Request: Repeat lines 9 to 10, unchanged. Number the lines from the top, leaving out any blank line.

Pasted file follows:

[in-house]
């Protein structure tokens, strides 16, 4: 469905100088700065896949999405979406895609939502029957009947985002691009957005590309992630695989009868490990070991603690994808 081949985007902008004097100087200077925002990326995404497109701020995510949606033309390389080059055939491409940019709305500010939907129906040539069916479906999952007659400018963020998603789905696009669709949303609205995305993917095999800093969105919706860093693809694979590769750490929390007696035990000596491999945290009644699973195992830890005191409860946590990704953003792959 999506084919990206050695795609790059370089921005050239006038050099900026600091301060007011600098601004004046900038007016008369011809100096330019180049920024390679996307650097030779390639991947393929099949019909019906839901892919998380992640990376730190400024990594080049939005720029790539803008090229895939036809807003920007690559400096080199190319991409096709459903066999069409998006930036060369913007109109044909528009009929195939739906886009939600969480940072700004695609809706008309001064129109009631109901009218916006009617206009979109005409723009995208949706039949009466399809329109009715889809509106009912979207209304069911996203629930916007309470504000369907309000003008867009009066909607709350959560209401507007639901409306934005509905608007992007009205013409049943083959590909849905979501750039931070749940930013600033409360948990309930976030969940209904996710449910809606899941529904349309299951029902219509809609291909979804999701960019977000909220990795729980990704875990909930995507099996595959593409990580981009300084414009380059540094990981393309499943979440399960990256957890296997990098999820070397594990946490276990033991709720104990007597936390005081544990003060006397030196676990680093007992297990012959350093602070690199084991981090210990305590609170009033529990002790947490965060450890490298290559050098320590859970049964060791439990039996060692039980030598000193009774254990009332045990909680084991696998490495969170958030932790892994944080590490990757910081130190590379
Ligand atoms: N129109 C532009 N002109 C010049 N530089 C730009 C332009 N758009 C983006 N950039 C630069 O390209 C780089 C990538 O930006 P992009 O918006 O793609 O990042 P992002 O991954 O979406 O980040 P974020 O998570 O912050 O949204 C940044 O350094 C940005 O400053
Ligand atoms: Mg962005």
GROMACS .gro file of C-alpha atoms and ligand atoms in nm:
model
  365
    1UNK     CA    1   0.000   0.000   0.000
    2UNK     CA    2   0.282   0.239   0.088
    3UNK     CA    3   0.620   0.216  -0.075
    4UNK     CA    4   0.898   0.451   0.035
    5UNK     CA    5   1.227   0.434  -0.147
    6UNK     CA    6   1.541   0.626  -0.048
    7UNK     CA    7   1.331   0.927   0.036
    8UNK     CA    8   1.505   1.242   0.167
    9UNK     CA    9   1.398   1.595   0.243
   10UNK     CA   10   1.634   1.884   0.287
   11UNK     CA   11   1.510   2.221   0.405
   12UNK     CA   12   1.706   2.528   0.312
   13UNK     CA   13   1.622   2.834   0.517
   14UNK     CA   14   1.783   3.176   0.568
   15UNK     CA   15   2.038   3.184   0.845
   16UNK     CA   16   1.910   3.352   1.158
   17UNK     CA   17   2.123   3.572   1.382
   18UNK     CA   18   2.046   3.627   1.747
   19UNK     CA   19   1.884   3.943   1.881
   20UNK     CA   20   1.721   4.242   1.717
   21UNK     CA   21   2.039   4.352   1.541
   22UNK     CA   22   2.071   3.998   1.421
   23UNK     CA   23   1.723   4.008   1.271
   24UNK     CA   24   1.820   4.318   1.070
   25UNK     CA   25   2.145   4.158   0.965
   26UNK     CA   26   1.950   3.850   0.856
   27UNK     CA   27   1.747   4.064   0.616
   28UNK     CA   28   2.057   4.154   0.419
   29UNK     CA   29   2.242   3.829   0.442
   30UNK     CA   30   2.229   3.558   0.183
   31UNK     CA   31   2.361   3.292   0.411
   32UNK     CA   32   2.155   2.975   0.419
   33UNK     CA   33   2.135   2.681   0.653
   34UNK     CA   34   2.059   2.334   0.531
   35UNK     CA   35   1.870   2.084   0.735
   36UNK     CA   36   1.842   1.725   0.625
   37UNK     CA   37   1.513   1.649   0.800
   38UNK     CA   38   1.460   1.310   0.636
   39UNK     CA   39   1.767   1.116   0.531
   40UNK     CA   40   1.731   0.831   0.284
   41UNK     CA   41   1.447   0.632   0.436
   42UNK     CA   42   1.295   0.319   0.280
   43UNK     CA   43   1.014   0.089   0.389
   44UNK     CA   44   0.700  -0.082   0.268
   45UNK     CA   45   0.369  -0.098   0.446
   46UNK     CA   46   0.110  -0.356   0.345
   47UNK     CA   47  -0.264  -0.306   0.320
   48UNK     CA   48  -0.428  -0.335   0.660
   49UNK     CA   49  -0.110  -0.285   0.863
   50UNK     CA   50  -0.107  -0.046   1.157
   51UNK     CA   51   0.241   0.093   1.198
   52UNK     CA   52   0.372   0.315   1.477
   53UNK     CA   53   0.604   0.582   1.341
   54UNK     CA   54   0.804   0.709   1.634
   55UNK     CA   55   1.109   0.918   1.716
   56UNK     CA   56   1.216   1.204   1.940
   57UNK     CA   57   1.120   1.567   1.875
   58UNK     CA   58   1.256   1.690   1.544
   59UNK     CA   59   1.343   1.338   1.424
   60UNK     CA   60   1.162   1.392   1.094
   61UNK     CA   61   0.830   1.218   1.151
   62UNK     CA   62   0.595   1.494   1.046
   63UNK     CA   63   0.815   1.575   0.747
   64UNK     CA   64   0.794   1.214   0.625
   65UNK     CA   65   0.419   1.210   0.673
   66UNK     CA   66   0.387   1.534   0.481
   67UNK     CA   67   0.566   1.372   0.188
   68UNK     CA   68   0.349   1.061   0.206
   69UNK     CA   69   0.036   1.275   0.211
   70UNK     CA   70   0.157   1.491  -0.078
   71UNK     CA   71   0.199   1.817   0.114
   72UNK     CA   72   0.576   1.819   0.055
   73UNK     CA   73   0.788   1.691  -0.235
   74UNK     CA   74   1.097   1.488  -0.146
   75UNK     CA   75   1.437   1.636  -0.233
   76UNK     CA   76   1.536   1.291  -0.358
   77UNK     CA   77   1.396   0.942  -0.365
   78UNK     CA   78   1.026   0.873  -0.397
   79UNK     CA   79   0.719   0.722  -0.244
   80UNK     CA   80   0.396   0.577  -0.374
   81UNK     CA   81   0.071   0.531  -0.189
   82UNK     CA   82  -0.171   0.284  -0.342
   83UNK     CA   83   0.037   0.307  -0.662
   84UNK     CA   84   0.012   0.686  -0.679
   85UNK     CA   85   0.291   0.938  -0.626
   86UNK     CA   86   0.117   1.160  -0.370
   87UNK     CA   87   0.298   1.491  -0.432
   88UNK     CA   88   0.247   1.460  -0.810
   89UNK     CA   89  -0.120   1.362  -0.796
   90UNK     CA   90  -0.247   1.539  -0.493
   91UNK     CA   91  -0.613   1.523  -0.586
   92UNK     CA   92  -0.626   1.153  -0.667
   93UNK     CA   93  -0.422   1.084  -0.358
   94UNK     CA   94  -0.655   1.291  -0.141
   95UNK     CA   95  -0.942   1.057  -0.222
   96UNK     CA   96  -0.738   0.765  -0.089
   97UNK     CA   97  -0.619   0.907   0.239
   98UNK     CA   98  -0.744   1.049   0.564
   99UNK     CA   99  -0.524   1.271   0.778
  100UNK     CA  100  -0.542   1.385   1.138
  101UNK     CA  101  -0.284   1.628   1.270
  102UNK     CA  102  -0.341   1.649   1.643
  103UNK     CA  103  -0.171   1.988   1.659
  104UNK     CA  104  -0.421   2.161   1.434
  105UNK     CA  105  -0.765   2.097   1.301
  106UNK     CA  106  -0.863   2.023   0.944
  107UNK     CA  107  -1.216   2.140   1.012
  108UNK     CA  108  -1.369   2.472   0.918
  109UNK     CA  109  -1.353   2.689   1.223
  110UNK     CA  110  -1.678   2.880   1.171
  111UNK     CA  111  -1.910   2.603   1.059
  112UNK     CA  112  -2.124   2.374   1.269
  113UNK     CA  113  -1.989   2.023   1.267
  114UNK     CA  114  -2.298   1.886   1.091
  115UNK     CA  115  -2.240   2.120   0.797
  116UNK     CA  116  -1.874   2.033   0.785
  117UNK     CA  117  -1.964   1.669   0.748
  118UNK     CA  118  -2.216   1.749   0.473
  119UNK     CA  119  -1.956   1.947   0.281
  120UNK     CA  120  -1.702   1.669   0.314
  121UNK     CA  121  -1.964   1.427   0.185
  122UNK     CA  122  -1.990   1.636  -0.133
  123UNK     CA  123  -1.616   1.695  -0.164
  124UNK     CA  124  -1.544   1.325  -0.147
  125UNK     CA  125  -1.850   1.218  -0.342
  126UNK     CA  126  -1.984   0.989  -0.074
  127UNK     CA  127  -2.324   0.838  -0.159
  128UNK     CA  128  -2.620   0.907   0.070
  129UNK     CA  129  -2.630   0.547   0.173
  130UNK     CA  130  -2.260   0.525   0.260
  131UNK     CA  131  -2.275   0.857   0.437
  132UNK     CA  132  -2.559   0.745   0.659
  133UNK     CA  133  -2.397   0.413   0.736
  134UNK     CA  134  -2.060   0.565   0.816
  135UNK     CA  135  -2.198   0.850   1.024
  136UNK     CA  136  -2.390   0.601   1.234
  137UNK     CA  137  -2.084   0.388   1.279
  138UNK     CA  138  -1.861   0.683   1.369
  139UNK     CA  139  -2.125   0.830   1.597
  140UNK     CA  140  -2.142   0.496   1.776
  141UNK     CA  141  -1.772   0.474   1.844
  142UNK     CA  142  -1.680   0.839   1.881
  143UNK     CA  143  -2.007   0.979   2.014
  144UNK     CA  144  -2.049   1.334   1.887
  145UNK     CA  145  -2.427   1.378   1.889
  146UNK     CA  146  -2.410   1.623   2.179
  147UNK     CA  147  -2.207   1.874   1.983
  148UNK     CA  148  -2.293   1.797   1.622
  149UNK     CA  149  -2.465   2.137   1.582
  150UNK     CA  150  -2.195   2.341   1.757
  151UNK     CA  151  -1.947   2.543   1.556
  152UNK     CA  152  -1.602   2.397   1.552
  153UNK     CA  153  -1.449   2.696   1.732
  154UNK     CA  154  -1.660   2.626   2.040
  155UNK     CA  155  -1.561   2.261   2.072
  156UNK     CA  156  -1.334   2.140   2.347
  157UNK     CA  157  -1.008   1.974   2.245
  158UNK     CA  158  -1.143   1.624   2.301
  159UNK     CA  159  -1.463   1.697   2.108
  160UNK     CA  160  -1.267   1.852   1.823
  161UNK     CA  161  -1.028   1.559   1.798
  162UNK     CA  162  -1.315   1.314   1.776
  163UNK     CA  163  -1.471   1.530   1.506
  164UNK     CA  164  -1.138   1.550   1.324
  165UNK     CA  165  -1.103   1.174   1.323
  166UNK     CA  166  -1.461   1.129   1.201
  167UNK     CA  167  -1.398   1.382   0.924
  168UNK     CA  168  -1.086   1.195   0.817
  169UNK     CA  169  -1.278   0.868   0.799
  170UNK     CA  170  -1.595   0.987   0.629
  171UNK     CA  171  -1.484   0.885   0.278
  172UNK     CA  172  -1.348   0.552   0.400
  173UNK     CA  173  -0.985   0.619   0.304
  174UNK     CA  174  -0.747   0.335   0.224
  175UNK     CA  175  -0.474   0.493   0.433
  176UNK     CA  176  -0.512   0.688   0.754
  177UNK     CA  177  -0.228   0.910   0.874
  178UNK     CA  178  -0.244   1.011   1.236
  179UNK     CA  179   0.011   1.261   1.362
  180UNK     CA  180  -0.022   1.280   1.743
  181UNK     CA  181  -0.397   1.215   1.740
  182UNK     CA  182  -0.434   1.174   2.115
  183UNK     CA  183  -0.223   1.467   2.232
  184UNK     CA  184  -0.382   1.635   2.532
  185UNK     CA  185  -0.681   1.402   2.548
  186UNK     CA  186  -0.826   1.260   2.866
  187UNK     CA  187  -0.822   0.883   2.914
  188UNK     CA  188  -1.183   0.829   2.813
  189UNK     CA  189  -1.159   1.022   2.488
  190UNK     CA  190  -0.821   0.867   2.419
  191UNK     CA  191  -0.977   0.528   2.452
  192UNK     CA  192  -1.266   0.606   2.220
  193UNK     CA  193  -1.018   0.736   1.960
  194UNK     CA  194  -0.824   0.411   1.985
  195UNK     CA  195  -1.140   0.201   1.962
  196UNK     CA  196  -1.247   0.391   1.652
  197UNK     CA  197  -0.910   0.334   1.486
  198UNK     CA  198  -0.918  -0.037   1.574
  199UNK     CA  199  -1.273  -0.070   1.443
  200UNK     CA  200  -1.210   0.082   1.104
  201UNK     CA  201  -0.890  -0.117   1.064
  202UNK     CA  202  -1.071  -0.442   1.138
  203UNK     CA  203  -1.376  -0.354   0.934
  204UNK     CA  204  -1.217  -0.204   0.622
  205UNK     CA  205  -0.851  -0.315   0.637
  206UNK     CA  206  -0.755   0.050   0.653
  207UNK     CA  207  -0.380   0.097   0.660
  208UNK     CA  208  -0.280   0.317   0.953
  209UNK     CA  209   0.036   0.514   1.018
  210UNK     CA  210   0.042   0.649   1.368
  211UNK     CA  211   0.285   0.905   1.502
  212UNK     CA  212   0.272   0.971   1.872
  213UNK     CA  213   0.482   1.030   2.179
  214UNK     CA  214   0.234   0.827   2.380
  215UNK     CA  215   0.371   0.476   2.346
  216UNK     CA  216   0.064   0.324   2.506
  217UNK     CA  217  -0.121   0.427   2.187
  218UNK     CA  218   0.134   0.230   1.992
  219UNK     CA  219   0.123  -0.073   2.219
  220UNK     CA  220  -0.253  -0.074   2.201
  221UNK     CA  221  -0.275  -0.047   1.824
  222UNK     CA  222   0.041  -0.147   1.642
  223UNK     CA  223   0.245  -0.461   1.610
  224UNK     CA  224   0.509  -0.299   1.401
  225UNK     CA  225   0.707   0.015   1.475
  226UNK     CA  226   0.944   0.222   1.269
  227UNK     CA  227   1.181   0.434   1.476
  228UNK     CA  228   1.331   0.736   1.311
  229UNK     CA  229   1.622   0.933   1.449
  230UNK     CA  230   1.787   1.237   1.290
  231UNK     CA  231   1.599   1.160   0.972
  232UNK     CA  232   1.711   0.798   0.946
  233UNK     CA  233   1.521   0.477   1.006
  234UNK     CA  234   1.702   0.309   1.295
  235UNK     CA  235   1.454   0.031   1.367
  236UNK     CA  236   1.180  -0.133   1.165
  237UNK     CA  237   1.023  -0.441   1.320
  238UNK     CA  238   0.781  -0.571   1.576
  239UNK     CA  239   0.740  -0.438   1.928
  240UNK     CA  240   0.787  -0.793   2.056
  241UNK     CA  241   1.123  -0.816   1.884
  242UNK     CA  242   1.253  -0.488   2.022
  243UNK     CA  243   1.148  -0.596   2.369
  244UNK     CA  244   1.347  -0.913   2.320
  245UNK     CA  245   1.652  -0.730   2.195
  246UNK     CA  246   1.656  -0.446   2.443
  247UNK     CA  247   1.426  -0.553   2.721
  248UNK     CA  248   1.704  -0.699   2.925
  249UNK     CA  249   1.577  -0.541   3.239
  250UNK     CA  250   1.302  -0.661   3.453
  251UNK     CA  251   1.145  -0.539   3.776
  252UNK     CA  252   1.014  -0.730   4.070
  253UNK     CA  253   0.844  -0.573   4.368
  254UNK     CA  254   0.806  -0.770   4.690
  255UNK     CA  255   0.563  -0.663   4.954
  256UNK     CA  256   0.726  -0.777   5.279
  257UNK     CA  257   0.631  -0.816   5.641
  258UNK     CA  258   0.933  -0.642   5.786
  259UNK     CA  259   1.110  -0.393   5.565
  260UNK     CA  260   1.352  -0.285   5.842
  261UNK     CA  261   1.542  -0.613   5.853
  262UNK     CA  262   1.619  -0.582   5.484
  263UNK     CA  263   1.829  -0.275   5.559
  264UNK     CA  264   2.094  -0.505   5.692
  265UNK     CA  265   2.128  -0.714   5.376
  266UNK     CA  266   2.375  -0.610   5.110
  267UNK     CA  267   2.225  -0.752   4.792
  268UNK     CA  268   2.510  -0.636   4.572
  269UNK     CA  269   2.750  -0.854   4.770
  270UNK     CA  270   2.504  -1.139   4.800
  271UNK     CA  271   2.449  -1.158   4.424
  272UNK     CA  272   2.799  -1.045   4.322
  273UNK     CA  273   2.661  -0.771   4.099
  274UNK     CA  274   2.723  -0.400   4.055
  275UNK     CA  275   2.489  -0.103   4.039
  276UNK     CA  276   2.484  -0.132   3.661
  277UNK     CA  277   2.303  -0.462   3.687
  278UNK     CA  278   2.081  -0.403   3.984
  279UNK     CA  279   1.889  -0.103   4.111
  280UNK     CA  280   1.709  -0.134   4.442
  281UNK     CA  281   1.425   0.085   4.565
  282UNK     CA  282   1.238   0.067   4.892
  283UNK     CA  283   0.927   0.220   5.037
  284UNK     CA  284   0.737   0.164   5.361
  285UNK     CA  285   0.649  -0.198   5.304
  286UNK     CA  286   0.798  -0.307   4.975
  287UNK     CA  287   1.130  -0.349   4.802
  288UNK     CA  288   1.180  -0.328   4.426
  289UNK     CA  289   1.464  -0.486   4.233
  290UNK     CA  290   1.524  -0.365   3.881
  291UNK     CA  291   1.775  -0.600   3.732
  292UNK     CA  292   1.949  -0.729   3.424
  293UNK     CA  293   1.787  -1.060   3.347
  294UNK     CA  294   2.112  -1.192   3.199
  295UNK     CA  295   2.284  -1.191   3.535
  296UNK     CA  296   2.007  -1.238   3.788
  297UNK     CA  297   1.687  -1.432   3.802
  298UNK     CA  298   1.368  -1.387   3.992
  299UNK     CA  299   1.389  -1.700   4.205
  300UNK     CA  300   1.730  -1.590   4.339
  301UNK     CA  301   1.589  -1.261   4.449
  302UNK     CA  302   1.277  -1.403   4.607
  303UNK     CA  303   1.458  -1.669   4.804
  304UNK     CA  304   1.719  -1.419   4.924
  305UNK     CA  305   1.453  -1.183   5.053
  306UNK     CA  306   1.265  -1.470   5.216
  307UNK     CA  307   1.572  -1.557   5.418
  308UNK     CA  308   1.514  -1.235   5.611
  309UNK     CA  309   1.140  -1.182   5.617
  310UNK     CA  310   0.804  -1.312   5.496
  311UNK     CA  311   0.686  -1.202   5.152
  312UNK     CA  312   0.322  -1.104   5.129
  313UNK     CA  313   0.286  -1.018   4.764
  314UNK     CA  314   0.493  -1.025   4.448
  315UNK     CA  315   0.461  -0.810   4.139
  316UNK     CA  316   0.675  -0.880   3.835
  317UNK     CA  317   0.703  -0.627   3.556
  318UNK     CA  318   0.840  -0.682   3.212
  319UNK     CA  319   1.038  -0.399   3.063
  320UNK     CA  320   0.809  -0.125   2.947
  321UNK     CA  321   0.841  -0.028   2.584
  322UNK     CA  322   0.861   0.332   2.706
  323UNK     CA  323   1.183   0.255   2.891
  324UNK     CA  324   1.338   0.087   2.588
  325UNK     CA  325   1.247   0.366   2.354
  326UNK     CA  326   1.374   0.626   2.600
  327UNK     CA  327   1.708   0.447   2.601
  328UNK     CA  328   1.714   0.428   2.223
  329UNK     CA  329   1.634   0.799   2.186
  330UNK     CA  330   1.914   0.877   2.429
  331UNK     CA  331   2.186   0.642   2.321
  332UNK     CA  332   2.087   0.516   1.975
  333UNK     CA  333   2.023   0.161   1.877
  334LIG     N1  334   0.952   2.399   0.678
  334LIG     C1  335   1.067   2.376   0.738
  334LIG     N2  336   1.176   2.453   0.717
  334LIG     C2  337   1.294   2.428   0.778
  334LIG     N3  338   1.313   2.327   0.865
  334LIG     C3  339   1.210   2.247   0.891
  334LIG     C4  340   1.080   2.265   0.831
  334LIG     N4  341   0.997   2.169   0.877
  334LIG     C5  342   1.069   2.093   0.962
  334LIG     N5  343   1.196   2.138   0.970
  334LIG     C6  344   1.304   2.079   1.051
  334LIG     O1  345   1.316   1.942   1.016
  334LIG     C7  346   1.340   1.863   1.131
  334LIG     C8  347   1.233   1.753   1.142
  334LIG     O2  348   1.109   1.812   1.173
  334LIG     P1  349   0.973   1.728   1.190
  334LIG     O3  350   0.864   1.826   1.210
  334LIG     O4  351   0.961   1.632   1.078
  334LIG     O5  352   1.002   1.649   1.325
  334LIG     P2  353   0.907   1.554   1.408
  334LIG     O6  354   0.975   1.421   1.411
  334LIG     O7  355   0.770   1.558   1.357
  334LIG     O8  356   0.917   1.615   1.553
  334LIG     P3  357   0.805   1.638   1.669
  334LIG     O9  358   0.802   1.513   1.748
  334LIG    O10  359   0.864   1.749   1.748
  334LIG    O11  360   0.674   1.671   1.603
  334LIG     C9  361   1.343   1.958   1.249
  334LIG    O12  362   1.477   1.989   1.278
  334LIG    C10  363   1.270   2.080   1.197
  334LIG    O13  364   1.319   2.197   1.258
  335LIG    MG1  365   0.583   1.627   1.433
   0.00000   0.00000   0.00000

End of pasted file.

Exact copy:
    2UNK     CA    2   0.282   0.239   0.088
    3UNK     CA    3   0.620   0.216  -0.075